Unfortunately, Ronnie Lane’s recent tragic death from MS rules out reuniting the original lineup; the closest thing we’ve gotten to that was Stewart’s Unplugged performance. But if the other four were ever up for it, hell – I’ll scour every corner bar looking for Tetsu Yamauchi. And if I can’t find him, I’ll get a rooster haircut, some velvet pants and a glass of bourbon and play the damn bass myself.

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New Album! Cracker

As we approach the year end best-of lists, I’ll post reviews of a couple of more contenders for best of 2009. This review ran in the print edition of Bucketful of Brains.

The whole thing’s coming down”, sings Cracker front man David Lowery, “so let’s just get out of the way”. Like Cracker would ever be the deer in the headlights. Approaching the twenty year mark, the band is far removed from their initial reputation as indie critic darlings, but like the post-apocalyptic cockroach, they survived the implosion of a shallow industry and surfaced stronger than ever.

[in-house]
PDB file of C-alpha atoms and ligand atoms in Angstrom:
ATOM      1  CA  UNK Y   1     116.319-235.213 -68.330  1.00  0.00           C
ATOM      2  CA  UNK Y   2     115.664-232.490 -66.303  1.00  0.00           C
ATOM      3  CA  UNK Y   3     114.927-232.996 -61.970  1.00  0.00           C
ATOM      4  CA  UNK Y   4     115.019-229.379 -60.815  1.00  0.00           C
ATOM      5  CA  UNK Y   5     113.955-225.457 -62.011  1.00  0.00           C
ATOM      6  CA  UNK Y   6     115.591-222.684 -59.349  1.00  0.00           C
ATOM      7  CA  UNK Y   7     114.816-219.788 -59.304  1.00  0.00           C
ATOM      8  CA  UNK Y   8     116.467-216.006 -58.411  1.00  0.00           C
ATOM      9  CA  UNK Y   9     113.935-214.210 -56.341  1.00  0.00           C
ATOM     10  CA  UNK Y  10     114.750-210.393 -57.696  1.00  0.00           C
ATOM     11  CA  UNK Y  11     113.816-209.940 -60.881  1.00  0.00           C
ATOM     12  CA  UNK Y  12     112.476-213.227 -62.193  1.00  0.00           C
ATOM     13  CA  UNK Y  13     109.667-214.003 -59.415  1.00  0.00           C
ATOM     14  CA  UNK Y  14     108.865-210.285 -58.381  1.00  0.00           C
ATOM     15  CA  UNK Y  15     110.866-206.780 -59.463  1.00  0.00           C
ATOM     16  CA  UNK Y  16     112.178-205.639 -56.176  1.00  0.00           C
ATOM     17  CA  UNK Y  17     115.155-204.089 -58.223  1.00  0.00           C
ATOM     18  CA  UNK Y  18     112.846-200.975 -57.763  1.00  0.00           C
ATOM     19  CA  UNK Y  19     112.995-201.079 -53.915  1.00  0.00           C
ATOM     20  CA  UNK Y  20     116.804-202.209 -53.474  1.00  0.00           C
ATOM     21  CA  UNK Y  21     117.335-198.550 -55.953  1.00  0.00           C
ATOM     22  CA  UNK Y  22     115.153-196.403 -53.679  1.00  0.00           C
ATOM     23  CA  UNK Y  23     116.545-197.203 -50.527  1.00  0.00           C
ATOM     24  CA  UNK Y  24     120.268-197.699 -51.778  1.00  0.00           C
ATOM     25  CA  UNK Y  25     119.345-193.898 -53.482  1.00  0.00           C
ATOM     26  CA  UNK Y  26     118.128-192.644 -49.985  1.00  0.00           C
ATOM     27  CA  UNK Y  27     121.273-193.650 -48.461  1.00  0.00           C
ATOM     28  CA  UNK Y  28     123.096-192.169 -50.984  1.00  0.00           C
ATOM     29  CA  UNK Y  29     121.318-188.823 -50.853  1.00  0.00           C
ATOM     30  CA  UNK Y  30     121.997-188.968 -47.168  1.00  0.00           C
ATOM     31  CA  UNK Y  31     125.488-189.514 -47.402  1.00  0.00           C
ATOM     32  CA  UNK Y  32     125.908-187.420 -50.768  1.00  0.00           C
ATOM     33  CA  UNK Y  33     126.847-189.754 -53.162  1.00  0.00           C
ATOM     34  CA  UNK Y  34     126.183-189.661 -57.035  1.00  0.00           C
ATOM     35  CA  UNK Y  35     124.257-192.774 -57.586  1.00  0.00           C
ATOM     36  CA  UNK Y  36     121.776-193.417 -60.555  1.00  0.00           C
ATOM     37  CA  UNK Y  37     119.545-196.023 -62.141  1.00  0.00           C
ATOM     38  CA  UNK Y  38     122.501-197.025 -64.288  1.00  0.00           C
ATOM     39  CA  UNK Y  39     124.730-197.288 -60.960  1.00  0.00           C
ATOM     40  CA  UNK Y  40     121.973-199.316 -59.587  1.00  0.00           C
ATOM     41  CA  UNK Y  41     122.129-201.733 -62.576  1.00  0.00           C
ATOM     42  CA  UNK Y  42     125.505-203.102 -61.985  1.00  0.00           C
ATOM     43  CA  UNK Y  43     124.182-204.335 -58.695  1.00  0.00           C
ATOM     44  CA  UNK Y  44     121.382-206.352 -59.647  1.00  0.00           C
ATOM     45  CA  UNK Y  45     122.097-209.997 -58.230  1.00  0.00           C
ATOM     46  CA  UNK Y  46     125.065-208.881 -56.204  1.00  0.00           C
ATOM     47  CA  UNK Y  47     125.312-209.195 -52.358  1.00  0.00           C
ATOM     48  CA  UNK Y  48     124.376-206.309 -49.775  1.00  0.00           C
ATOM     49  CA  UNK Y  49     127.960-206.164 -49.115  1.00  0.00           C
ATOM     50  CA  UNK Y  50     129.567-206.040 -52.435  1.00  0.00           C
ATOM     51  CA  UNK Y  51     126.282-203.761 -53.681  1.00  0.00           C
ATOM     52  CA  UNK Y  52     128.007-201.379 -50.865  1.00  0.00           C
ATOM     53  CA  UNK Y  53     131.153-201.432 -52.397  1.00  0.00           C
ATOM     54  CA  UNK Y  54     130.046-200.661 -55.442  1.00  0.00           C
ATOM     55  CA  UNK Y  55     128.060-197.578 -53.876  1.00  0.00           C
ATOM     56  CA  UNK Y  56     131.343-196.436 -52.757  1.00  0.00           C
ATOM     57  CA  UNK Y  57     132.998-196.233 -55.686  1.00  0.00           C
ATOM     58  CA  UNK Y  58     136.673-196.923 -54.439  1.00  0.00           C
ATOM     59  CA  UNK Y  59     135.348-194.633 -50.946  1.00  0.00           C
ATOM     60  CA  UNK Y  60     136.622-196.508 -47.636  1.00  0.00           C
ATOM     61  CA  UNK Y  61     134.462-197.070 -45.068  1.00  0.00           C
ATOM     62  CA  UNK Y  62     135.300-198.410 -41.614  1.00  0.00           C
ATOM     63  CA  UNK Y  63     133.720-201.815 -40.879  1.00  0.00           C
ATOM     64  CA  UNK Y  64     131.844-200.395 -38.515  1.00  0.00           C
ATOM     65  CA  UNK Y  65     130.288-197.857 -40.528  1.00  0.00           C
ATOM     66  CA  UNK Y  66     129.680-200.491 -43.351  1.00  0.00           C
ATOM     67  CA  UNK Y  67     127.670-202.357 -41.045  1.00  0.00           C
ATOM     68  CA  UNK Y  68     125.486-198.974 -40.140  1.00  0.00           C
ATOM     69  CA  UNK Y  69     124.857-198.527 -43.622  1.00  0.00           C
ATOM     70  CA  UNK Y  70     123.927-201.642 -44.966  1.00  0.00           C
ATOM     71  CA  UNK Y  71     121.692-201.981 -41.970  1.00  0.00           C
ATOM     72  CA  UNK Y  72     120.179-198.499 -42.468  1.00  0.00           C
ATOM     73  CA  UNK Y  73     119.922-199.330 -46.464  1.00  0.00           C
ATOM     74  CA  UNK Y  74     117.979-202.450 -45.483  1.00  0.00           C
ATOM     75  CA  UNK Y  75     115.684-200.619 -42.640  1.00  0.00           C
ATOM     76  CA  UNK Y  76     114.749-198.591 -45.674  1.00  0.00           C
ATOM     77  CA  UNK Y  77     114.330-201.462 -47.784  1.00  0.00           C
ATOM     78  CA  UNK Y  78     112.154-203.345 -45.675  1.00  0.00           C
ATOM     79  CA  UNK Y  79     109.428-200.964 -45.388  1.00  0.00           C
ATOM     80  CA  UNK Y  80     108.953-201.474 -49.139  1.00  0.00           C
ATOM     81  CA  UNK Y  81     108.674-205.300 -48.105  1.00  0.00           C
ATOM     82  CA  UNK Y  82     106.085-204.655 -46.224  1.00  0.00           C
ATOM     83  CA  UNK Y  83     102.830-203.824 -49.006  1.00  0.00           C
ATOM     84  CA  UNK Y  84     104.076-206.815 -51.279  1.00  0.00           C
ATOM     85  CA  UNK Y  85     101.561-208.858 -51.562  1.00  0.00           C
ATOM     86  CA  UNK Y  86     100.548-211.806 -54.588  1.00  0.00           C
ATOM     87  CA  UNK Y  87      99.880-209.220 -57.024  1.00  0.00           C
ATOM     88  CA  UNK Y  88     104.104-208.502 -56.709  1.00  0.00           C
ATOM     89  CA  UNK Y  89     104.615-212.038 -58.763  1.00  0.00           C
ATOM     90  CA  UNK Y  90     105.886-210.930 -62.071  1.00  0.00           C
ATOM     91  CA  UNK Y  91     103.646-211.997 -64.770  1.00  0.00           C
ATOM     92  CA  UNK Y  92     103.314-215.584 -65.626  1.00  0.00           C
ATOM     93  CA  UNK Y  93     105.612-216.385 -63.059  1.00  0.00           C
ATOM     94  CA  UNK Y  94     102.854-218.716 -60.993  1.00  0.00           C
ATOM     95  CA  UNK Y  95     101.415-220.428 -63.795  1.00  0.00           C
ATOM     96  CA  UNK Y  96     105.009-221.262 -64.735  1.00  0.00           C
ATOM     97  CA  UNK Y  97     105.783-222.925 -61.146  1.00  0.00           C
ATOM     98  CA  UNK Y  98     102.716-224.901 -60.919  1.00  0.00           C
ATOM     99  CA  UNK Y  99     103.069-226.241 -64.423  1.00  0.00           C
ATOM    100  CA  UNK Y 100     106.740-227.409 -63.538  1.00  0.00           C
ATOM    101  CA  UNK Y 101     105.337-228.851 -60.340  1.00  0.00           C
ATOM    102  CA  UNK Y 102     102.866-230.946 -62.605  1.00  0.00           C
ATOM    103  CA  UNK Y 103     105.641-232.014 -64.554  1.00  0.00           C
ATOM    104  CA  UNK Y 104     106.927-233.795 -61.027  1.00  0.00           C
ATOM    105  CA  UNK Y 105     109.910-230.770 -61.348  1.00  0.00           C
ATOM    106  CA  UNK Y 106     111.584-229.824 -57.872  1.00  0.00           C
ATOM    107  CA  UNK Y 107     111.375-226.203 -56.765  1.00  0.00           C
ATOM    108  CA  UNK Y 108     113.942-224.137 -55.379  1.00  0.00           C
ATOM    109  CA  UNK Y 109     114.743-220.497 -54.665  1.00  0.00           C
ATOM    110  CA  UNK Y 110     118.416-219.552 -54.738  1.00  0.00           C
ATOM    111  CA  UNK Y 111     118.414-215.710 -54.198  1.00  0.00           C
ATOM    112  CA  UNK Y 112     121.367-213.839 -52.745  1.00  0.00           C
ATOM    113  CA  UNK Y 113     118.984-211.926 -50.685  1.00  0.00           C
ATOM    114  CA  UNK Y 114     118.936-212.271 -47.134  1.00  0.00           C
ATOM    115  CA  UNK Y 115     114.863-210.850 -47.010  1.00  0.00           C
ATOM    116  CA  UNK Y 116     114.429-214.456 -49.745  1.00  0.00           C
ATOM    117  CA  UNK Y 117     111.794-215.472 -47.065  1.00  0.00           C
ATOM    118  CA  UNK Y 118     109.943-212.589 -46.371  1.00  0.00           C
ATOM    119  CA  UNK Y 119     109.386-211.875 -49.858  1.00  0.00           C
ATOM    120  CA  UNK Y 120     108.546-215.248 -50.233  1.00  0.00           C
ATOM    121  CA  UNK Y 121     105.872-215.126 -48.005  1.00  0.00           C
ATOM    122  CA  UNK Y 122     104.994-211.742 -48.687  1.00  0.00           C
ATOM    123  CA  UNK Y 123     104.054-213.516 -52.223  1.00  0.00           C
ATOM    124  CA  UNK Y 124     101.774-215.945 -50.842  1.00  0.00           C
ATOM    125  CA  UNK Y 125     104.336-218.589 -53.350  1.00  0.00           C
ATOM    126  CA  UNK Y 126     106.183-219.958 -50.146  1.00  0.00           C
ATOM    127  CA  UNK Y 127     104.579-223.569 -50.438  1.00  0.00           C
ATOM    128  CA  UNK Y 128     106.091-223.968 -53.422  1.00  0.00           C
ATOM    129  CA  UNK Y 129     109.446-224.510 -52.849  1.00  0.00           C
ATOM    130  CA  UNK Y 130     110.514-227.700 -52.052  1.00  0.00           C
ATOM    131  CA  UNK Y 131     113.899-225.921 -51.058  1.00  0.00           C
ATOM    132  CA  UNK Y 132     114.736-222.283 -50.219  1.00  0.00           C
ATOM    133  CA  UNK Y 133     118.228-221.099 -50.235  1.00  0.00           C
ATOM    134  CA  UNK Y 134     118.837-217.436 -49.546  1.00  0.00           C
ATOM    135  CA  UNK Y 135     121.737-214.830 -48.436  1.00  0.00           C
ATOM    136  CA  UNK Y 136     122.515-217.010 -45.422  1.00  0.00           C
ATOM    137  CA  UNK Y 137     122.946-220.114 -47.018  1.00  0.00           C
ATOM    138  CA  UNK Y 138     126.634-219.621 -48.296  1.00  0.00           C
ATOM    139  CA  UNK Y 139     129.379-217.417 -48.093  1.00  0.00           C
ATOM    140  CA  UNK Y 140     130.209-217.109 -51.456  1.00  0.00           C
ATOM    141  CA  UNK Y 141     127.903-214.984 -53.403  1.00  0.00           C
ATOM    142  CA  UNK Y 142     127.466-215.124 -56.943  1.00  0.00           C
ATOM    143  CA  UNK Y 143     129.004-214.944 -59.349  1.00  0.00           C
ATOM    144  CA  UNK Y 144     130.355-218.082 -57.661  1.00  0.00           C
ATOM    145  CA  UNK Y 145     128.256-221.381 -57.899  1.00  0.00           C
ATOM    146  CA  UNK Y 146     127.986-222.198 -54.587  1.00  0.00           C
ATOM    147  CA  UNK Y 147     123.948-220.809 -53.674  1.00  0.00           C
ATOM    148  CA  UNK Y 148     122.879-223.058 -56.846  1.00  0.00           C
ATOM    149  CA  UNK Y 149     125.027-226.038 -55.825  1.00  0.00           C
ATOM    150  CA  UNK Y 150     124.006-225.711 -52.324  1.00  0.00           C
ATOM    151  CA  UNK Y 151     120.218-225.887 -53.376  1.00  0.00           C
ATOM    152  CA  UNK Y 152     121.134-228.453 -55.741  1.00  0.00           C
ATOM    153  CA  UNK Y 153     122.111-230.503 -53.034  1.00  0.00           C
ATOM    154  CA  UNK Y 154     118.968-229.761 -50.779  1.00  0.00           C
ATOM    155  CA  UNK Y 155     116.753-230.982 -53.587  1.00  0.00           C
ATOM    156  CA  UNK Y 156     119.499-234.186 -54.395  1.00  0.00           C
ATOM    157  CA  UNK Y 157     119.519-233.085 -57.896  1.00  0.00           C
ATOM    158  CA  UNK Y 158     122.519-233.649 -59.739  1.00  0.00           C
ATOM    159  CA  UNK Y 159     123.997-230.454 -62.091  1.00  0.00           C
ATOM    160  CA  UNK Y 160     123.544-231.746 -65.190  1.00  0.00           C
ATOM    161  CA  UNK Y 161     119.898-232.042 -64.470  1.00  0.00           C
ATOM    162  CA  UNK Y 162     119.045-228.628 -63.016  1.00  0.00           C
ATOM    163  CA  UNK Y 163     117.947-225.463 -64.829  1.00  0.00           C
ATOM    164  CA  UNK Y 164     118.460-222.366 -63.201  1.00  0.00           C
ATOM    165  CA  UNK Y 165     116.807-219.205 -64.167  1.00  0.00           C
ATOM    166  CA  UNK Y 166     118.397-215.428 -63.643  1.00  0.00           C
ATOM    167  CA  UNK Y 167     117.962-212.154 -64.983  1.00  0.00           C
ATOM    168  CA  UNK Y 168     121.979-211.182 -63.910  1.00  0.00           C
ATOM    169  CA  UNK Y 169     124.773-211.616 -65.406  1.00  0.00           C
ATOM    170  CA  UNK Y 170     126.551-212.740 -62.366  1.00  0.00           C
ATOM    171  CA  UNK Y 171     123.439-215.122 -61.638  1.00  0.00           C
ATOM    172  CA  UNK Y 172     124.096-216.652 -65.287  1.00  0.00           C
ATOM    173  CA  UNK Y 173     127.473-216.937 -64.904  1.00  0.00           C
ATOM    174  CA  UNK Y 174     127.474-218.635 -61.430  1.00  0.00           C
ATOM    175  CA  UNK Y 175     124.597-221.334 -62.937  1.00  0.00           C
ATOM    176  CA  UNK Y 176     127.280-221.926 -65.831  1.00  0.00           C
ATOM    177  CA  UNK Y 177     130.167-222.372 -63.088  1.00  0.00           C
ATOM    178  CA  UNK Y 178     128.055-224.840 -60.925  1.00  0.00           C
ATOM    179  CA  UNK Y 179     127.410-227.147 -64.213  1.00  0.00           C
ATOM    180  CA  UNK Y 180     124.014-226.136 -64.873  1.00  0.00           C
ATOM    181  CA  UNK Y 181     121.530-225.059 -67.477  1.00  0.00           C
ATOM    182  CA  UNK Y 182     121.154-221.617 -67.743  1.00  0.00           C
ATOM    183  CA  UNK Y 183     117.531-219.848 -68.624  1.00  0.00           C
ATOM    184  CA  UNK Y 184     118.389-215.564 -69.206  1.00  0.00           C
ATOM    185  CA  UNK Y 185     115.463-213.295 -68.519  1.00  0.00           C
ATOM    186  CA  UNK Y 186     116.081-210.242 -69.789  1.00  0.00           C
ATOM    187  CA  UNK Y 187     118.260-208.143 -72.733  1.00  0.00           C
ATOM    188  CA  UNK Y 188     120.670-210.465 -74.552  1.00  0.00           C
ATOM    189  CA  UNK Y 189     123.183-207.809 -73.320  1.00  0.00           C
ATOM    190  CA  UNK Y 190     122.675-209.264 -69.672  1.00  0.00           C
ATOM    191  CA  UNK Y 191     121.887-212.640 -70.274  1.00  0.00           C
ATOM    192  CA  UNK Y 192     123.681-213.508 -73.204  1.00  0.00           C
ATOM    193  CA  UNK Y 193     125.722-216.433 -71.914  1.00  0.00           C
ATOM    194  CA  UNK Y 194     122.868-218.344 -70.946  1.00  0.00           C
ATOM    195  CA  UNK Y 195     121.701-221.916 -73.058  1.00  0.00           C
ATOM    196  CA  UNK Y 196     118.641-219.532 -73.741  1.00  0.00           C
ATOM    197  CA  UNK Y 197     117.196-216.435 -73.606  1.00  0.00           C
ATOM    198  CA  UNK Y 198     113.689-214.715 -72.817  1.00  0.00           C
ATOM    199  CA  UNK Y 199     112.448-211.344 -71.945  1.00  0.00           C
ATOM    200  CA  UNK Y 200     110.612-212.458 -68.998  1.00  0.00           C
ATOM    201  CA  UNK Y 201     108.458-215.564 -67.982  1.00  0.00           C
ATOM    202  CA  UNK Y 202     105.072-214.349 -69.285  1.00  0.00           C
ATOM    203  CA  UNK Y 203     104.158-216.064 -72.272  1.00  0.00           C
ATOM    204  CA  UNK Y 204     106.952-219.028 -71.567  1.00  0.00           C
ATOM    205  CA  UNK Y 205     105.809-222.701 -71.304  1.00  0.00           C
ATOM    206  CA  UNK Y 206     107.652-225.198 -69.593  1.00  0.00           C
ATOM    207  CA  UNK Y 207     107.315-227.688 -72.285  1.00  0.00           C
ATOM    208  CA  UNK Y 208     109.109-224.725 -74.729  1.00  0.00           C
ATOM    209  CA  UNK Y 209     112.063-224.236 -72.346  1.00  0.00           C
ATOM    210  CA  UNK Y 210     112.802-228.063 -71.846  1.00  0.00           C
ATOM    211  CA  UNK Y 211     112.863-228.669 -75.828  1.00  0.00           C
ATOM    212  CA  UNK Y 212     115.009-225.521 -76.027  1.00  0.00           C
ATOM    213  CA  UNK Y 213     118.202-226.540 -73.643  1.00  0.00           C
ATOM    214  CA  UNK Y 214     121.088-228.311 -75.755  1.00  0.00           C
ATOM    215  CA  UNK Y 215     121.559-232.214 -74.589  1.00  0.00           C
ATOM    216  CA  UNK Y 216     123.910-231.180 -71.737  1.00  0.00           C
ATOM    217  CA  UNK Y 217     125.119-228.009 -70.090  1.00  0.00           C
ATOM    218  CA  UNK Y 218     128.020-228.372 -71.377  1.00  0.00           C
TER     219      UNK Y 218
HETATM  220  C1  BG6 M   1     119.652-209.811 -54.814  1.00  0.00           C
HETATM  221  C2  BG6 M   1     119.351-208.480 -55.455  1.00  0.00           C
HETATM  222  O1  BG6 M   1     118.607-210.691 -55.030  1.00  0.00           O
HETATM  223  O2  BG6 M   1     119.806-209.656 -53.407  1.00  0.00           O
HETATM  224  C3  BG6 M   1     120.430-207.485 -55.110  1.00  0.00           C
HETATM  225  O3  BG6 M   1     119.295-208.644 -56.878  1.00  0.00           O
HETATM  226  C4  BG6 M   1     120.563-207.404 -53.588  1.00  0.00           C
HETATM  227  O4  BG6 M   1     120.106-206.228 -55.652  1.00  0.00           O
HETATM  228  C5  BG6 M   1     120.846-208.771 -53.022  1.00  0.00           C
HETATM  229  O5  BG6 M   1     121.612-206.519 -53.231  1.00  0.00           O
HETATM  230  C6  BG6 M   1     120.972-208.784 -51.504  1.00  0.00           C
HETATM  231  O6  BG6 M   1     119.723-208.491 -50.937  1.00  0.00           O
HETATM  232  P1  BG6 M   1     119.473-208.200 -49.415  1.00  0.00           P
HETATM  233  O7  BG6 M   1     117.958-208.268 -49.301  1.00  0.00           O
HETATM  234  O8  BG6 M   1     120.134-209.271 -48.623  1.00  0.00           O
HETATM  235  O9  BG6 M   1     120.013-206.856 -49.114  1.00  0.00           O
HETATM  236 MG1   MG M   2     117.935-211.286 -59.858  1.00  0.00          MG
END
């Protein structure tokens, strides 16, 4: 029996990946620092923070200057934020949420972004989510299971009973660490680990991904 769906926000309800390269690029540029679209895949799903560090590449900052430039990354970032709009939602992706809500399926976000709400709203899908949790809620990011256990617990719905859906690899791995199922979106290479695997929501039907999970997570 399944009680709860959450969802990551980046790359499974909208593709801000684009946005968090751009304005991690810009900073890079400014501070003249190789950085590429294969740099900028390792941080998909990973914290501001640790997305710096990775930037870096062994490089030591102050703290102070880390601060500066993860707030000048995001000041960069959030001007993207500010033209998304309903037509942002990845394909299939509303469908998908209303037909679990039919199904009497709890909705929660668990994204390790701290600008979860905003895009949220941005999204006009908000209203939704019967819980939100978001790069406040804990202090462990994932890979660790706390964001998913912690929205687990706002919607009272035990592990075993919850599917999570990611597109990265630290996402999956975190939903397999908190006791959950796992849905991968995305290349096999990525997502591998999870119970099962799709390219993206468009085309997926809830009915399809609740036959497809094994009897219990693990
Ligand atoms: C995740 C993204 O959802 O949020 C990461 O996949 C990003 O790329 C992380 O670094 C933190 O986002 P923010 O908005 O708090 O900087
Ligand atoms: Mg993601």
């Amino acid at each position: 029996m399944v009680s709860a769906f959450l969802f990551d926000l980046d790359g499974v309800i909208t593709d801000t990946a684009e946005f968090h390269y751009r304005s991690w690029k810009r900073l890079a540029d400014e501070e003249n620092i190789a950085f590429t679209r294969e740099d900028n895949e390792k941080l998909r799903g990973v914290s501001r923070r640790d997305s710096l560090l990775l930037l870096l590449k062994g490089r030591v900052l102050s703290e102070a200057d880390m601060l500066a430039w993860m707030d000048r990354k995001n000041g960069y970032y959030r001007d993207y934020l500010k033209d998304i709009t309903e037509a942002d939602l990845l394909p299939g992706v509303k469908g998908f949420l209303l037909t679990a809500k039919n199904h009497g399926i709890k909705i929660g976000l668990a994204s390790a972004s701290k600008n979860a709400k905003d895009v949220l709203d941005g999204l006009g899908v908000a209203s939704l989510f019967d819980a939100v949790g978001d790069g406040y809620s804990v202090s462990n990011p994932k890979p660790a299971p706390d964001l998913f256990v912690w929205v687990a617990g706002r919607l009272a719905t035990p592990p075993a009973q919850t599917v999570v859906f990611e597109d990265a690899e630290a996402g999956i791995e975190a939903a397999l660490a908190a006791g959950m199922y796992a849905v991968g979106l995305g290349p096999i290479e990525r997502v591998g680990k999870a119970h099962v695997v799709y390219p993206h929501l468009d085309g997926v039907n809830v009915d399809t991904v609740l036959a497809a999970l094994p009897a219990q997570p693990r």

Lowery’s full blown rasp is in fine form, and allowing all the band members to collaborate on the material seems to have given them new life – this album smokes. It doesn’t matter what the subject matter is – confusing alien technology, time travel, a dozen sexual euphemisms – Cracker sells it with fire and passion. On one level, there are a few fist-pumping anthems like “Yalla Yalla” and “Hey Bret”, where power chords and repetitive lyrics lend themselves to seemingly mindless rocking. But underneath the surface, there’s a clear call out to walk away from the bullshit and get back to a simple and meaningful life. Musically, Cracker has done the same.

Johnny Hickman is a vastly underrated guitarist; he’s the Keef to Lowery’s Mick, the Woody to his Rod The Mod. His fills sweeten the gentle “Darling One”, turbo charge the punky “Hand Me My Inhaler” and (along with his harp playing) turn “Hey Bret” into a theme from a futuristic western. And when turned loose on his own, he’s equally twisted; the delicious country weeper “Friends” (featuring a duet with Patterson Hood) is as strong as other track on the album.

Cracker is more energized, hilarious and enthusiastic than ever. I won’t mind waiting three years between platters if they serve ‘em up like Sunrise in the Land of Milk and Honey. 

Go listen for yourself!